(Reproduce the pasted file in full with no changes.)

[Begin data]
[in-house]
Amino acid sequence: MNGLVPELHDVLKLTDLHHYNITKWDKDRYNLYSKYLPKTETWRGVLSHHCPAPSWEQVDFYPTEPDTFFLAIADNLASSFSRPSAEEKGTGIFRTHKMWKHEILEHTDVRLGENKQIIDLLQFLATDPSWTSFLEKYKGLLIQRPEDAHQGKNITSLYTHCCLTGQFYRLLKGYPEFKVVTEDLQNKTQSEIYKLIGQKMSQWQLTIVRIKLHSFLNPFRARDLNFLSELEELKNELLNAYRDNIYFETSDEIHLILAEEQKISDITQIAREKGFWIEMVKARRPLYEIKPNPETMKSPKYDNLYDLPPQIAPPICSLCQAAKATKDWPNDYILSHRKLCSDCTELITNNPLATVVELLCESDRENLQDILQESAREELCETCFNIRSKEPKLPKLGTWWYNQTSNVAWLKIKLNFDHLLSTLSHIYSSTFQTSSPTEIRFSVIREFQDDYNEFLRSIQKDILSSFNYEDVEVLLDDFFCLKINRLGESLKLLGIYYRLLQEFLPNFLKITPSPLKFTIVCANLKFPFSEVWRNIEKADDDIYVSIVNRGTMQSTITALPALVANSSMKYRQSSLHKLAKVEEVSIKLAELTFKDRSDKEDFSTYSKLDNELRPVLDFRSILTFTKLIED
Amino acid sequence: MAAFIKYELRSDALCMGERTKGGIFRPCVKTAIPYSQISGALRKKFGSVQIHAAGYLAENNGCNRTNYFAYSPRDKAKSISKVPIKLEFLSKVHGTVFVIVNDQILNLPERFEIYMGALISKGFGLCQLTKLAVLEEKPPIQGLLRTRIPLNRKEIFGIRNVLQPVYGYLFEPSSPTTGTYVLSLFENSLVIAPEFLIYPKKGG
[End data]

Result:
[in-house]
Amino acid sequence: MNGLVPELHDVLKLTDLHHYNITKWDKDRYNLYSKYLPKTETWRGVLSHHCPAPSWEQVDFYPTEPDTFFLAIADNLASSFSRPSAEEKGTGIFRTHKMWKHEILEHTDVRLGENKQIIDLLQFLATDPSWTSFLEKYKGLLIQRPEDAHQGKNITSLYTHCCLTGQFYRLLKGYPEFKVVTEDLQNKTQSEIYKLIGQKMSQWQLTIVRIKLHSFLNPFRARDLNFLSELEELKNELLNAYRDNIYFETSDEIHLILAEEQKISDITQIAREKGFWIEMVKARRPLYEIKPNPETMKSPKYDNLYDLPPQIAPPICSLCQAAKATKDWPNDYILSHRKLCSDCTELITNNPLATVVELLCESDRENLQDILQESAREELCETCFNIRSKEPKLPKLGTWWYNQTSNVAWLKIKLNFDHLLSTLSHIYSSTFQTSSPTEIRFSVIREFQDDYNEFLRSIQKDILSSFNYEDVEVLLDDFFCLKINRLGESLKLLGIYYRLLQEFLPNFLKITPSPLKFTIVCANLKFPFSEVWRNIEKADDDIYVSIVNRGTMQSTITALPALVANSSMKYRQSSLHKLAKVEEVSIKLAELTFKDRSDKEDFSTYSKLDNELRPVLDFRSILTFTKLIED
Amino acid sequence: MAAFIKYELRSDALCMGERTKGGIFRPCVKTAIPYSQISGALRKKFGSVQIHAAGYLAENNGCNRTNYFAYSPRDKAKSISKVPIKLEFLSKVHGTVFVIVNDQILNLPERFEIYMGALISKGFGLCQLTKLAVLEEKPPIQGLLRTRIPLNRKEIFGIRNVLQPVYGYLFEPSSPTTGTYVLSLFENSLVIAPEFLIYPKKGG